By Douglas Martin
New York Times News Service
Edward Finkelstein, a master merchandiser who turned Macy’s into one of the nation’s smartest, fastest-growing department store chains, only to see it wind up in bankruptcy court, died Saturday at his home in Thousand Oaks, Calif. He was 89.
His son Daniel confirmed the death.
“Between Aug. 1, 1979, and through most of 1985, few merchants were as lavishly praised as Ed Finkelstein,” Isadore Barmash, a former retailing reporter for The New York Times, wrote in his 1989 book, “Macy’s for Sale.”
Stanley Marcus of Neiman-Marcus called him “one of the brightest merchants of our time.” It was Finkelstein, as president of Macy’s California in the early 1970s, who came up with the idea for the Cellar, transforming what was a bargain basement into a sparkling housewares arcade.
In 1974, after being promoted to president of Macy’s New York, he brought the concept to the company’s flagship store in Manhattan. The Cellar there included gourmet food shops, flower stalls, a replica of a 19th-century English pharmacy and a branch of P.J. Clarke’s, a popular Manhattan bar and restaurant.
Another innovation was made in California, where, prompted by census reports predicting fewer teenagers, he began offering older women the breezy, youthful styles that had previously been available only in junior sizes.
“We seized on that,” he told Barmash. “We saw it as a basic business opportunity, not as much as a lifestyle as on the basis of changing demographics.”
As head of the New York store, which was in danger of being shut down because of declining sales, Finkelstein spent $15 million to restore the ground floor to its original grandeur, including its escalators’ burnished wood. To polish the store’s image, he brought back Macy’s Fourth of July fireworks as part of the nation’s bicentennial celebration after a hiatus.
After becoming chairman of what was then R.H. Macy & Co. (it is now Macy’s Inc.) in 1980, Finkelstein introduced private brands like INC, Charter Club and Alfani. He opened stores in Texas, Florida and other Sun Belt states. He developed “Little Shops” for high-end designers, presenting Macy’s largely as a group of 12 to 15 specialty store operations.
Women’s Wear Daily credited him with being one of the first retailers to recognize the appeal of designs by Liz Claiborne to middle- and upper-middle market customers.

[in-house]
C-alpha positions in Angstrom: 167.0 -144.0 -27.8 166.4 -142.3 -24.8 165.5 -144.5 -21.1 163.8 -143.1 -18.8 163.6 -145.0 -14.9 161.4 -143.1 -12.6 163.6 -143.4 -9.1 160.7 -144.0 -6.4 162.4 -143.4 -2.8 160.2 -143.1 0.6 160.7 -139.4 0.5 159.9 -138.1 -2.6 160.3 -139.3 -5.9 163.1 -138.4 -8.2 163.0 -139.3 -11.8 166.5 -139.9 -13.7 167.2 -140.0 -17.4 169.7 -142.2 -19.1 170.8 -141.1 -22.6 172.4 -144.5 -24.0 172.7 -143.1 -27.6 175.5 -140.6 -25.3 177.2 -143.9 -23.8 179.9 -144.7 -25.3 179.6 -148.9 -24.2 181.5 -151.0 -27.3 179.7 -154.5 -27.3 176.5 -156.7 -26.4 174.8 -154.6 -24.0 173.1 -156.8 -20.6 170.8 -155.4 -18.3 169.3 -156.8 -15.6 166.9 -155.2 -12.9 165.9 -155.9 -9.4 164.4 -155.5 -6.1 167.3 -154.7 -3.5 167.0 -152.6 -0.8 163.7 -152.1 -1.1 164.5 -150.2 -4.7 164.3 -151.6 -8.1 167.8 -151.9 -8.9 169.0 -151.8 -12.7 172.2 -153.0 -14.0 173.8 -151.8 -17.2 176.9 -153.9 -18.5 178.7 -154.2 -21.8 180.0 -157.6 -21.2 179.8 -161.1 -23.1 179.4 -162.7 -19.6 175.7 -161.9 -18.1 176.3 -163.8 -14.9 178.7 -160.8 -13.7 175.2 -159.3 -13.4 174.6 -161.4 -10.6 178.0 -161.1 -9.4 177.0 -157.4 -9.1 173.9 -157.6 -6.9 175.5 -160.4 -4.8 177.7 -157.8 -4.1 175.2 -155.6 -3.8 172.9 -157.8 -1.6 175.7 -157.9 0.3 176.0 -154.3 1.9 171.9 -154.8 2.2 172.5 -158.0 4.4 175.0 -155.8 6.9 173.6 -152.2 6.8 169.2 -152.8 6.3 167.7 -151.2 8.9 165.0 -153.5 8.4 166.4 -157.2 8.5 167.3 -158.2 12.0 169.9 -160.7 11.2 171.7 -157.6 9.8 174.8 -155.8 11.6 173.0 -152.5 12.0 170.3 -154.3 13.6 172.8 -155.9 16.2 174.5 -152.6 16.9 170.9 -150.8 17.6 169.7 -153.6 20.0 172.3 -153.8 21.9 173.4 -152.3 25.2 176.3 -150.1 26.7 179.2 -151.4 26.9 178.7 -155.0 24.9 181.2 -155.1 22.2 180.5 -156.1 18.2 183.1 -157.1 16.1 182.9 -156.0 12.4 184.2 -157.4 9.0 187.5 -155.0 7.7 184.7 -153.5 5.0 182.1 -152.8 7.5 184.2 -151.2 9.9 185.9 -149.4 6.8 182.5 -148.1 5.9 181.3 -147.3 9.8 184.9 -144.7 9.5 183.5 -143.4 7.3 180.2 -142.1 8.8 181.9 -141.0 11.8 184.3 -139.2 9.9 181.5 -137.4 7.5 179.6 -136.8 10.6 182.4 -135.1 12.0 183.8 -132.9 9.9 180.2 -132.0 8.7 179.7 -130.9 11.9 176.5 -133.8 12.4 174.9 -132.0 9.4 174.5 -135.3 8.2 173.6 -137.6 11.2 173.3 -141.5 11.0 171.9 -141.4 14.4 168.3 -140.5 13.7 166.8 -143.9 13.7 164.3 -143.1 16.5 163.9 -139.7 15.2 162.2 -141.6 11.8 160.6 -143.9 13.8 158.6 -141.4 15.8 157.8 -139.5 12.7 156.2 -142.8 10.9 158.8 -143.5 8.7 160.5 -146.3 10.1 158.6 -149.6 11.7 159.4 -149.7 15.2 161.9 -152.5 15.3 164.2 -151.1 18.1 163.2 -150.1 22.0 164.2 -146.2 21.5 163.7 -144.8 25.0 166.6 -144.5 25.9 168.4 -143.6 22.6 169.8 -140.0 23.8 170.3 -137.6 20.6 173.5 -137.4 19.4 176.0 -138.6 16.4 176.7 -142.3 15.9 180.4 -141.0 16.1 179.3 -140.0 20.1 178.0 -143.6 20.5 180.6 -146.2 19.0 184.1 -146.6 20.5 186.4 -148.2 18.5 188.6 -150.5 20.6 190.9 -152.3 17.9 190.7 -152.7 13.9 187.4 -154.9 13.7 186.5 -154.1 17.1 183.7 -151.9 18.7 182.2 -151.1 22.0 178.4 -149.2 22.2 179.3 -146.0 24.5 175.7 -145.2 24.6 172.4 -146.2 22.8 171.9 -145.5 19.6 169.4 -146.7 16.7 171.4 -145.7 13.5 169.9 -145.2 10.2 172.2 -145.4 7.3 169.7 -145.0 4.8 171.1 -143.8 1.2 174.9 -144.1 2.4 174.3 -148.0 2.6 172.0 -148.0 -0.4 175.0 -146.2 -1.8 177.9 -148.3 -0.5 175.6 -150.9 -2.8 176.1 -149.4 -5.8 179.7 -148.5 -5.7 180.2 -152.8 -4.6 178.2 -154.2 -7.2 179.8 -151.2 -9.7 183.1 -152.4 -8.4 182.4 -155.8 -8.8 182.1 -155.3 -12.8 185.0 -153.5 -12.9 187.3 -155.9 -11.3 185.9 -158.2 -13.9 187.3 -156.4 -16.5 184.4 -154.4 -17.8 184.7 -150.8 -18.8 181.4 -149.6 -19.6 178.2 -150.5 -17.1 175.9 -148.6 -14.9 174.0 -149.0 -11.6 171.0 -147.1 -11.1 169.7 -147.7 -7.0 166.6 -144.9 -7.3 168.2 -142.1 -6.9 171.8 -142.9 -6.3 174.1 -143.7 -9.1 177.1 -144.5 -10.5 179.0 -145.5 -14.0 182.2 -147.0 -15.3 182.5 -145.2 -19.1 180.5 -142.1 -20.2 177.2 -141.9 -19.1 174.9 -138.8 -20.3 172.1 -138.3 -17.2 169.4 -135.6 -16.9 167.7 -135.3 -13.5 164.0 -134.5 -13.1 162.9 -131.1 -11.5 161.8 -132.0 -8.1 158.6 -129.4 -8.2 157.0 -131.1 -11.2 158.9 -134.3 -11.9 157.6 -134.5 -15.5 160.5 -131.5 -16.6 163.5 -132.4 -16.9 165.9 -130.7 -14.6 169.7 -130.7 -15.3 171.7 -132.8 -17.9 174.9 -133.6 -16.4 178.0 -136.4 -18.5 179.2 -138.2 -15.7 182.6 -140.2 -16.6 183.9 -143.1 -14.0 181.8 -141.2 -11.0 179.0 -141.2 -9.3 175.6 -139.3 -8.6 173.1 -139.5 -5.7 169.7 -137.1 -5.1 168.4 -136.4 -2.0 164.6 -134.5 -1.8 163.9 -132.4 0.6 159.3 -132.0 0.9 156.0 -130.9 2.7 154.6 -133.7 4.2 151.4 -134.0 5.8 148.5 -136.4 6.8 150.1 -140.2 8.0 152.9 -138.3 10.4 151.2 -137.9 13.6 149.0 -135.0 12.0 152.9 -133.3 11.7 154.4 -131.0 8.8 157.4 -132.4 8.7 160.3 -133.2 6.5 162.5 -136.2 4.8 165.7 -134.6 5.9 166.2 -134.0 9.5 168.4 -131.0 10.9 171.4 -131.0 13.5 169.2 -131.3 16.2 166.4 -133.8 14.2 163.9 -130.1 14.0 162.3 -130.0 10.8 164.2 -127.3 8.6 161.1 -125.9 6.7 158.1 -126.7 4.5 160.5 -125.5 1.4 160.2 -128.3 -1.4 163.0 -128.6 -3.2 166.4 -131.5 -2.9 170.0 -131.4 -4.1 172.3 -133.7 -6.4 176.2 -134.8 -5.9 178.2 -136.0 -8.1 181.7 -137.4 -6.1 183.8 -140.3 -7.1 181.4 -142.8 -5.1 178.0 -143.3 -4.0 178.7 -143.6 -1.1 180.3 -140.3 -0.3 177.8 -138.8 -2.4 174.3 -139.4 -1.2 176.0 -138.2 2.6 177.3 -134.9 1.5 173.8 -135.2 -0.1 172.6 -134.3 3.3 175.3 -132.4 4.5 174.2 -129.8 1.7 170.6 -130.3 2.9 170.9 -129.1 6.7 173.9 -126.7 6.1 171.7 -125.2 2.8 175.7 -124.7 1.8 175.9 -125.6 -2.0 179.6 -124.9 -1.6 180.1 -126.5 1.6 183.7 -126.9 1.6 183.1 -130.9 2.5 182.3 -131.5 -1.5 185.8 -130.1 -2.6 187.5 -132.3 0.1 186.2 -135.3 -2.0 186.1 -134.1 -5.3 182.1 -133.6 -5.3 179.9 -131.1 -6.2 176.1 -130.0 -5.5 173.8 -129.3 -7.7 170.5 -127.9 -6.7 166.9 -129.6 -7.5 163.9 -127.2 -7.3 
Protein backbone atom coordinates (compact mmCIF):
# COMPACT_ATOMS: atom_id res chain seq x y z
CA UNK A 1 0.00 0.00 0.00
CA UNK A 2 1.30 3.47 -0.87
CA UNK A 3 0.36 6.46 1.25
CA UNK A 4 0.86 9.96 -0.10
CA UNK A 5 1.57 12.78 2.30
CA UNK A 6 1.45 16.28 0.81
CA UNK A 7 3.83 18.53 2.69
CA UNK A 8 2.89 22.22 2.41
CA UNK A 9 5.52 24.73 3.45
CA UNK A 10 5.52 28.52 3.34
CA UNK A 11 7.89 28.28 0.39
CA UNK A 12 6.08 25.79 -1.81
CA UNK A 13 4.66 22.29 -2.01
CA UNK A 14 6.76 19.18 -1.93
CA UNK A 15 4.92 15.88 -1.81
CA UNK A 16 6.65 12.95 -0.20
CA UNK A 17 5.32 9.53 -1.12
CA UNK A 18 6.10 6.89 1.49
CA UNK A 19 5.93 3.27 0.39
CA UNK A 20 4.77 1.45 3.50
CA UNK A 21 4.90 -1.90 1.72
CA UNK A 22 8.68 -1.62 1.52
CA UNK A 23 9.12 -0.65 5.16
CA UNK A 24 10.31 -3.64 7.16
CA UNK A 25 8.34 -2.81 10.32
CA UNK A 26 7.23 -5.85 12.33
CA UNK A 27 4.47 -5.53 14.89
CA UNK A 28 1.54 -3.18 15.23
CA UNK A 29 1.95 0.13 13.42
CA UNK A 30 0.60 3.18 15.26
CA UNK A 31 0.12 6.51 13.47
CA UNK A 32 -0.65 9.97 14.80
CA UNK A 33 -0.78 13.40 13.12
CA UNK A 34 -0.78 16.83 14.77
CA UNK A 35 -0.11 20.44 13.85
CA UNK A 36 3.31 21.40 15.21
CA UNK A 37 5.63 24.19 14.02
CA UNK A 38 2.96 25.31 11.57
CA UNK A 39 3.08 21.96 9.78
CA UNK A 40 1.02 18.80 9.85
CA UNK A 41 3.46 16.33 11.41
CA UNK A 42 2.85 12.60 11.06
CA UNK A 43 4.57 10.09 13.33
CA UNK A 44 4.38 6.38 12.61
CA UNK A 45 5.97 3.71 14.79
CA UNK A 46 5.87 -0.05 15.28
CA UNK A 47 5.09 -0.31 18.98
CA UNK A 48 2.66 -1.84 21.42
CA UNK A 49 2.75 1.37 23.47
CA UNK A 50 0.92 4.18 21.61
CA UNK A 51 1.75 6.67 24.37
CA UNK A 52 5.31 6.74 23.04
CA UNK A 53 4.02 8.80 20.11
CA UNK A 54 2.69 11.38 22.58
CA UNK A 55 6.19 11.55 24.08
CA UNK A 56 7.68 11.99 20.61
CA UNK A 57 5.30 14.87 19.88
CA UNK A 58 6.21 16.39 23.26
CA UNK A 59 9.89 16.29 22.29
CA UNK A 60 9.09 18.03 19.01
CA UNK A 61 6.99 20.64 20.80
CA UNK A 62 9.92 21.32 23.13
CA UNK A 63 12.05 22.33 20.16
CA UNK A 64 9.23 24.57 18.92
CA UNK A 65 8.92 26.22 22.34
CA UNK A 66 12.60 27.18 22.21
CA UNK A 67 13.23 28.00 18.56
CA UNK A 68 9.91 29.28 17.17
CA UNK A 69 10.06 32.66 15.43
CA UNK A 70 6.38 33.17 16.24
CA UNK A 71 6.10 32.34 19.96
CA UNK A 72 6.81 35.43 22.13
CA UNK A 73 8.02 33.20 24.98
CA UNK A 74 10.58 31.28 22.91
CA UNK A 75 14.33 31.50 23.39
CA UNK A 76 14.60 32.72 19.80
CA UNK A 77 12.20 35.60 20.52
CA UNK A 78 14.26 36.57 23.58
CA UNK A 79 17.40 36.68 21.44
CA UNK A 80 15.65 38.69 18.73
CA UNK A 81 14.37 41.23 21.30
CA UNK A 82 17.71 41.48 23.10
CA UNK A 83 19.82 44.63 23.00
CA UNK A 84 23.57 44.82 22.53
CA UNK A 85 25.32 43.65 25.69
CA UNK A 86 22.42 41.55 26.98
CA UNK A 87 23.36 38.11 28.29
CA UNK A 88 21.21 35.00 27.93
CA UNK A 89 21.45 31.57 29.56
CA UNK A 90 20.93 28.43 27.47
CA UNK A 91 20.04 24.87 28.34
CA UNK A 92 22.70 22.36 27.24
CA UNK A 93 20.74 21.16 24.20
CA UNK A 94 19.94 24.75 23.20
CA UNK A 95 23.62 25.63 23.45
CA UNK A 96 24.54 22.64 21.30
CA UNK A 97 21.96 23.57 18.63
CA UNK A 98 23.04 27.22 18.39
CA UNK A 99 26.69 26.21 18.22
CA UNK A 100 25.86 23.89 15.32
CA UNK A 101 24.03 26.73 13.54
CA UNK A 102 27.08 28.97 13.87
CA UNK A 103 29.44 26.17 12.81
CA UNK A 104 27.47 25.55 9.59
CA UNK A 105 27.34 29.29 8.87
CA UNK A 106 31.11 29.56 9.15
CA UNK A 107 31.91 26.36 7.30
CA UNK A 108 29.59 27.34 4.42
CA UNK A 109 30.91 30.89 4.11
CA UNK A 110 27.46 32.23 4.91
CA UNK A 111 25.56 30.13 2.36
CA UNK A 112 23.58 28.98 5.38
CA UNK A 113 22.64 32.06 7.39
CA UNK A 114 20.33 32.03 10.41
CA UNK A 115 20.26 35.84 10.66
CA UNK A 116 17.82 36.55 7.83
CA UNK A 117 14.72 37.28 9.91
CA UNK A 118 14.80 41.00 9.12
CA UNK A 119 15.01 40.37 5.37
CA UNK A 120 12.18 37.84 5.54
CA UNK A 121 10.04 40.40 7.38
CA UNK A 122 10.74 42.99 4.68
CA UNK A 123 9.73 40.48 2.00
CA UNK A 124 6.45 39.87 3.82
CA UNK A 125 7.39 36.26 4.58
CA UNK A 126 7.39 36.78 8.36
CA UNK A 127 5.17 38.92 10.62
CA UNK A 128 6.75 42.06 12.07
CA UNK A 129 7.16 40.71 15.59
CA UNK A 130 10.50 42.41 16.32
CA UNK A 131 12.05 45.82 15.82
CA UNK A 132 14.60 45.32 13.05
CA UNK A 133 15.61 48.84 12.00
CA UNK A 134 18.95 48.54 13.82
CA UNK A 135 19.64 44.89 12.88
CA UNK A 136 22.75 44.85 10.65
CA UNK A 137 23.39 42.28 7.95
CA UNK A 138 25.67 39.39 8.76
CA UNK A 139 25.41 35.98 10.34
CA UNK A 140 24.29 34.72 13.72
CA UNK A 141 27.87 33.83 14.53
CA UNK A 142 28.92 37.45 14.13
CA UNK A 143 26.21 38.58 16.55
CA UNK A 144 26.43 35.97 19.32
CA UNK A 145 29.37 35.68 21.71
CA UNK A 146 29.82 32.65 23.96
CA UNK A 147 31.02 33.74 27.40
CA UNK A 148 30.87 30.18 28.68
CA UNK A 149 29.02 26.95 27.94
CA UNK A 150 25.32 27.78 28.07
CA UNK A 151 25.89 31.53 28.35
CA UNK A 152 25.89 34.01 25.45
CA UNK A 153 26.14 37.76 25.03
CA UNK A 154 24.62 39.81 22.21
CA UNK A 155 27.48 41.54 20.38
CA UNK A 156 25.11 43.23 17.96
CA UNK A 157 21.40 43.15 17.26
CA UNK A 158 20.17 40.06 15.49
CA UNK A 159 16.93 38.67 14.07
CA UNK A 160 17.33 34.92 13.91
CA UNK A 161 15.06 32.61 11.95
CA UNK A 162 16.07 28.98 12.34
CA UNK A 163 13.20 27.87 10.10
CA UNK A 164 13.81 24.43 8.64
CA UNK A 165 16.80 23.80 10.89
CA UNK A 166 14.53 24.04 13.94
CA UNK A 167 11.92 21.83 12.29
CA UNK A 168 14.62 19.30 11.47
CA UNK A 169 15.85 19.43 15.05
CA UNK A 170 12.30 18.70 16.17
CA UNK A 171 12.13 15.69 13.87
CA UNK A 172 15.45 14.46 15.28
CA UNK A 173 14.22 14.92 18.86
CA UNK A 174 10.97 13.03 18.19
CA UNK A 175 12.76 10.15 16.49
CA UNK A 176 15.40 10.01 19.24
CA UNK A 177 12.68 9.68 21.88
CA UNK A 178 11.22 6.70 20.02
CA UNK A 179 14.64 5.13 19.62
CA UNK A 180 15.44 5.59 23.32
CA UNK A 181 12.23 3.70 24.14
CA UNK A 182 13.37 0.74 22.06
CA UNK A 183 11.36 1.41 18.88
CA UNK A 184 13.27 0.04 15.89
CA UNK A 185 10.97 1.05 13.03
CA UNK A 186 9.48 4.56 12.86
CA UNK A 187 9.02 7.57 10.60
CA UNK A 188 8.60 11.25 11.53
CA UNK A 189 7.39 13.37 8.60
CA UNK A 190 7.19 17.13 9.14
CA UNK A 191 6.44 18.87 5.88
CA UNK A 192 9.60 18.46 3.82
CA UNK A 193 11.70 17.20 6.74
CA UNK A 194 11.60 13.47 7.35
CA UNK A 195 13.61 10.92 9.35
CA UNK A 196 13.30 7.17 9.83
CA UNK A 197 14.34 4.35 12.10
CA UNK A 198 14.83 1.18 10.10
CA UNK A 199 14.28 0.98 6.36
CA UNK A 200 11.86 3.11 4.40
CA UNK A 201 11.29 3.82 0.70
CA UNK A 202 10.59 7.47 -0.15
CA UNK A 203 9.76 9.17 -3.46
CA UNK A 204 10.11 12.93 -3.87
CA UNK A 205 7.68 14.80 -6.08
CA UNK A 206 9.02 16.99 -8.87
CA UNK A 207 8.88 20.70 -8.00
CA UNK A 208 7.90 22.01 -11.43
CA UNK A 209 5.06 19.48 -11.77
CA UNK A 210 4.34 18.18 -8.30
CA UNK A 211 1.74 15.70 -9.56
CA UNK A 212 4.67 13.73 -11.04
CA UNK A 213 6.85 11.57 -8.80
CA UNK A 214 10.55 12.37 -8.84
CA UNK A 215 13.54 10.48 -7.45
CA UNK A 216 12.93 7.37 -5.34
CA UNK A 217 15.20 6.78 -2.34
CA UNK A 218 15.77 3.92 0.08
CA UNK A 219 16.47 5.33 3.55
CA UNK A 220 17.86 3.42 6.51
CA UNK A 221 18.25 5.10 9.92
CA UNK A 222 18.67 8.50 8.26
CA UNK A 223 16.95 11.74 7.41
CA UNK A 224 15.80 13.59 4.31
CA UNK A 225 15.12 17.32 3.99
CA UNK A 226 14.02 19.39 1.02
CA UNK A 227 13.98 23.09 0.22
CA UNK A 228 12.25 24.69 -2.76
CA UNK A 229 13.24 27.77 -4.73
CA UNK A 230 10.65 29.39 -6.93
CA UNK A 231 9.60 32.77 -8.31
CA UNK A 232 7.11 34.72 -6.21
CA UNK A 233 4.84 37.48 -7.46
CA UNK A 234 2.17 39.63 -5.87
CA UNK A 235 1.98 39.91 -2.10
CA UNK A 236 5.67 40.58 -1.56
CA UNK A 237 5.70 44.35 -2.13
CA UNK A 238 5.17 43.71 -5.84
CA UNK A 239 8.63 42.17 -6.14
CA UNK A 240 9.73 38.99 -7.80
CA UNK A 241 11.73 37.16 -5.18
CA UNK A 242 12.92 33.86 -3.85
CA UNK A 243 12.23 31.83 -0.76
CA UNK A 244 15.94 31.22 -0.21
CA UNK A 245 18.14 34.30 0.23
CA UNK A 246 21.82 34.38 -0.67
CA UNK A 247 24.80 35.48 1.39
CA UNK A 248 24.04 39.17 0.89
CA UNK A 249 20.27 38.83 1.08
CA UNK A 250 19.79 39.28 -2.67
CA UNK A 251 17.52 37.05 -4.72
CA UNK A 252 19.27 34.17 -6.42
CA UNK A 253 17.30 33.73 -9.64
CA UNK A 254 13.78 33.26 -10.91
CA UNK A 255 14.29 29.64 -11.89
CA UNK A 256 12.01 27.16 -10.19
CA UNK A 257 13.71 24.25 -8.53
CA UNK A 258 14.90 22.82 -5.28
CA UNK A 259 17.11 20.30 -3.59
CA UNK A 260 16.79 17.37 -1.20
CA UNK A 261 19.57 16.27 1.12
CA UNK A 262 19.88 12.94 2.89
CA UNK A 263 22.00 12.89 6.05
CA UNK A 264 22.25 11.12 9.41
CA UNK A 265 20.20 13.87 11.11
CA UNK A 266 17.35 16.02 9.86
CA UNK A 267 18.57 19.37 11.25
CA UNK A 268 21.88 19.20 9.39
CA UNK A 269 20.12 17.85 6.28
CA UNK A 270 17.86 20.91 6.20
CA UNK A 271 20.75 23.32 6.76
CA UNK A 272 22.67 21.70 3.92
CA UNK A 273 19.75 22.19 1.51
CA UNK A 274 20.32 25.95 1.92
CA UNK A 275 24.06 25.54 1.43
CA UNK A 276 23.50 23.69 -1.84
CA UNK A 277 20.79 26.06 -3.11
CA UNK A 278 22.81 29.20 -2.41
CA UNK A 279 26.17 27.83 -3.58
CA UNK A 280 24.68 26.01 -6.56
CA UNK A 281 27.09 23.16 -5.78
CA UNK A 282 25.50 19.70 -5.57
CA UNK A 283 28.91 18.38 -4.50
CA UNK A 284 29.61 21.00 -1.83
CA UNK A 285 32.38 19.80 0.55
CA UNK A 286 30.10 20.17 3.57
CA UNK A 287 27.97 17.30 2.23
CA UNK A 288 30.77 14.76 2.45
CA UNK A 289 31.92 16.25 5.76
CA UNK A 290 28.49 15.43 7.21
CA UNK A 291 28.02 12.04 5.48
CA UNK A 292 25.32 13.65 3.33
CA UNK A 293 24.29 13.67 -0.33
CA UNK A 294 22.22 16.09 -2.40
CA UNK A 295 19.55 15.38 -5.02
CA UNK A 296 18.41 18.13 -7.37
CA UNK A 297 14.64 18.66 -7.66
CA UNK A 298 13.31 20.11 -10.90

“He felt she was clever, could exploit sportswear like no other designer and understood what working women needed and what women wanted to wear in casual settings,” the newspaper said.
Buoyed by his success, Finkelstein, in 1986, joined with nearly 400 of his executives to take control of Macy’s in a leveraged buyout for $3.6 billion, in part to prevent a hostile takeover.
Although the debt stressed company finances — particularly as recession bit into retail sales — Finkelstein took on even more debt in 1988, when Macy’s bought two store chains owned by Federated Department Stores, I. Magnin and Bullock. (Macy’s had recently lost a battle to take over Federated.)
The debt burden, poor sales and stiff competition from specialty stores like Gap and The Limited forced Macy’s to seek protection under federal bankruptcy law in January 1992. Three months later, Finkelstein resigned.
“Finkelstein was a terrific merchant, one of the absolute best,” Bud Konheim, chief executive of Nicole Miller Ltd., a maker of fashionable women’s clothing and men’s furnishings, said in an interview with The Times in 1992. “But he believed merchandising could cure financial cancer, and he was wrong.”
Edward Sidney Finkelstein was born on March 30, 1925, in New Rochelle, N.Y. Several years later, the family moved to Mount Vernon, N.Y., where he graduated from high school. Finkelstein joined Macy’s in 1949, starting out as a fabrics buyer. He moved on to run the budget and ready-to-wear departments from 1956 to 1962 and spent most of the rest of the 1960s overseeing merchandising and sales promotion at the Bamberger’s chain, a Macy’s unit with stores mostly in New Jersey.
In 1969, he went to Macy’s California for five years and made record profits for that division before moving to New York and finding more success. In 1982, Macy’s growth in annual sales exceeded 20 percent.
His son Robert died of cystic fibrosis, and Finkelstein long championed charitable efforts to fight the disease. In addition to his son Daniel, he is survived by his wife, the former Myra Schuss; another son, Mitchell; six grandchildren; and a great-granddaughter.